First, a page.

What is an Engine Room?

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  • Written By: Dan Cavallari
  • Edited By: Bronwyn Harris
  • Last Modified Date: 22 November 2019
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An engine room is a room or series of rooms on a water vessel in which the engine and the engine components are stored. The engine or engines are responsible for propulsion of the craft, and the size of the engine as well as the engine room will vary significantly depending on the size and purpose of the vessel. The location of the engine room or rooms can vary, though many ships feature these rooms at the bottom of the craft and very close to the rear of the ship to allow for more cargo space and fewer mechanical problems due to excess machinery.

A ship may have more than one engine room depending on the size and purpose of the ship. The rooms may be distinguished by their locations within the ship, but more commonly, they are numbered so they can be distinguished from each other. If the ship only has one engine room, it is likely to be located toward the rear of the ship because this reduces the distance between the engine components and the propeller that drives the ship forward. A longer propeller shaft runs more of a risk of damage or failure than a short one does.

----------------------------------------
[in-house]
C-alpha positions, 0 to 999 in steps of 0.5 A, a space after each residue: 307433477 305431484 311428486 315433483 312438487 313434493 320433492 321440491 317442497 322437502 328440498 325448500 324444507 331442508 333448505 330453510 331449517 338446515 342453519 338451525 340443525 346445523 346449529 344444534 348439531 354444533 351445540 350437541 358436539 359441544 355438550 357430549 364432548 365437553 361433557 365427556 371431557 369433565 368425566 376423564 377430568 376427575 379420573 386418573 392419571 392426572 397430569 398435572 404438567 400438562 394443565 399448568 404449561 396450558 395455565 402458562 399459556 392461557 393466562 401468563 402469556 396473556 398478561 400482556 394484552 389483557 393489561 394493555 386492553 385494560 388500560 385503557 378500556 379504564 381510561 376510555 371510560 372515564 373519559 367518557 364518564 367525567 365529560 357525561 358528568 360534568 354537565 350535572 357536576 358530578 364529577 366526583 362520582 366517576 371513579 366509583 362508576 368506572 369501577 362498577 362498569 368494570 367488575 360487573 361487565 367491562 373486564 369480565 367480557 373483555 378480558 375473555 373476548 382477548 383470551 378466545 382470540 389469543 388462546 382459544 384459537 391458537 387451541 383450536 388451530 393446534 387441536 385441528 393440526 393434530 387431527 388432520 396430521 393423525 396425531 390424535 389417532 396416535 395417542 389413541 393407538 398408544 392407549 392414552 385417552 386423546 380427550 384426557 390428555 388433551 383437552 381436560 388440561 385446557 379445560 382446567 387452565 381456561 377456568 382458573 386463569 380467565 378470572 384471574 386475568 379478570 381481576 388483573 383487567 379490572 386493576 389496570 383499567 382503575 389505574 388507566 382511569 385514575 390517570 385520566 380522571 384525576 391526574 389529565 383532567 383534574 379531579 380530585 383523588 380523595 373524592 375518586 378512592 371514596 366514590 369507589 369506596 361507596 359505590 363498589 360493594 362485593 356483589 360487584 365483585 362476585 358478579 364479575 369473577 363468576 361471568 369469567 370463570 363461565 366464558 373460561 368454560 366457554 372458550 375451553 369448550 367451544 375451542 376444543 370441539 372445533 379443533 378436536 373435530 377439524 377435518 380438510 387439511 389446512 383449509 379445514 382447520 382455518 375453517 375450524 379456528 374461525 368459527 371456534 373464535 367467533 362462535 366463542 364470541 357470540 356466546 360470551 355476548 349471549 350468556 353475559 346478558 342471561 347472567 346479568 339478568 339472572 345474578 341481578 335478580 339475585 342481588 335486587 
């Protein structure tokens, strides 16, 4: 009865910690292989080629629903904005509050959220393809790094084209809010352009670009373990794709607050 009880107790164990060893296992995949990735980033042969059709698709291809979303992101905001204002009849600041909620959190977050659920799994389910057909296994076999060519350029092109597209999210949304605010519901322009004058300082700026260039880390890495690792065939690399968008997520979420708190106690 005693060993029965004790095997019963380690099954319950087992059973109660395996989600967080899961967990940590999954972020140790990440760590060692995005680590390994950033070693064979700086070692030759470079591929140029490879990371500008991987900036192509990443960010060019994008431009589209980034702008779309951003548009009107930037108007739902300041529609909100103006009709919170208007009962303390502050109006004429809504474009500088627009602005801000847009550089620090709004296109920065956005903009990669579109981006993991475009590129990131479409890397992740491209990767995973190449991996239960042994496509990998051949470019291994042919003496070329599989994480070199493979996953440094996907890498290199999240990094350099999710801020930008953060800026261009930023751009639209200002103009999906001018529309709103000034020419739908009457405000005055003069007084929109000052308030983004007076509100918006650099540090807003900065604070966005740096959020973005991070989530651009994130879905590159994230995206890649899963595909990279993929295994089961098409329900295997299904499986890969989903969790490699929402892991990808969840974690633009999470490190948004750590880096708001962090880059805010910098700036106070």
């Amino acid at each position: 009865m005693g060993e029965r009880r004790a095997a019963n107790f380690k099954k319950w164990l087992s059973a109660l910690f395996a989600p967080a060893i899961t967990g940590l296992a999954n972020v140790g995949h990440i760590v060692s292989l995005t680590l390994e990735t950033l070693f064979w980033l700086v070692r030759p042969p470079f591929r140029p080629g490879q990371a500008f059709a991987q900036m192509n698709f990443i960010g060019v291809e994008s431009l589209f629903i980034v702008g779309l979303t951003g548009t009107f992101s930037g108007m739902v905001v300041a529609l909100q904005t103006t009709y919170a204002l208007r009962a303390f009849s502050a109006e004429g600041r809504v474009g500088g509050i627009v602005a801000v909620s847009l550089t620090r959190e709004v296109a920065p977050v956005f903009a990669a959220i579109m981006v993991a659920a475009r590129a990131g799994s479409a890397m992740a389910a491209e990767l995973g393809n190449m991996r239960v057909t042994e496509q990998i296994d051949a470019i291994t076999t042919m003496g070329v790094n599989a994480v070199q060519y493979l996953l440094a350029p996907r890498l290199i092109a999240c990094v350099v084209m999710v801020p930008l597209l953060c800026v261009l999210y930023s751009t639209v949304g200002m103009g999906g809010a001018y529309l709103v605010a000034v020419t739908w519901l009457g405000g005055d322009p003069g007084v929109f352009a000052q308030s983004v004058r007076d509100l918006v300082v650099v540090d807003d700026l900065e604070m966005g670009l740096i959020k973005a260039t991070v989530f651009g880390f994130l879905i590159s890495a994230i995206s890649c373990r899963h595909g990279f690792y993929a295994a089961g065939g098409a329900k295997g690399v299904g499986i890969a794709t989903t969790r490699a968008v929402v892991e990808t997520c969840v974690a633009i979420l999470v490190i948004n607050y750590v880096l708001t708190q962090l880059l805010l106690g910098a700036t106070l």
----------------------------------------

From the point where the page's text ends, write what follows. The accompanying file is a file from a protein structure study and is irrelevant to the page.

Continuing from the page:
Generally speaking, engine rooms can be dangerous places to work. Workers in an engine room are exposed to potentially hazardous fumes from combustion, electrical hazards, and risk of injury from moving parts. These rooms are usually not very well-lit, and they tend to be very noisy. If the engines in the engine room are combustion engines, the rooms must feature some sort of ventilation system to prevent the buildup of toxic gases that can be dangerous or even deadly for humans. Temperature controls are sometimes added to these rooms to make the conditions more manageable for workers spending significant amounts of time in the room. Precautions must also be taken due to fire hazards: emergency exits and fire extinguishing equipment must be on hand at all times.

Engines present in the engine room are not just for propelling the ship forward. Some engines may be responsible for providing electrical power to the entire ship, and some engines control side-to-side movement by propelling water from one side of the ship to the other. These engines are controlled by the captain on the captain's deck, and the engines are maintained by personnel within the engine rooms.


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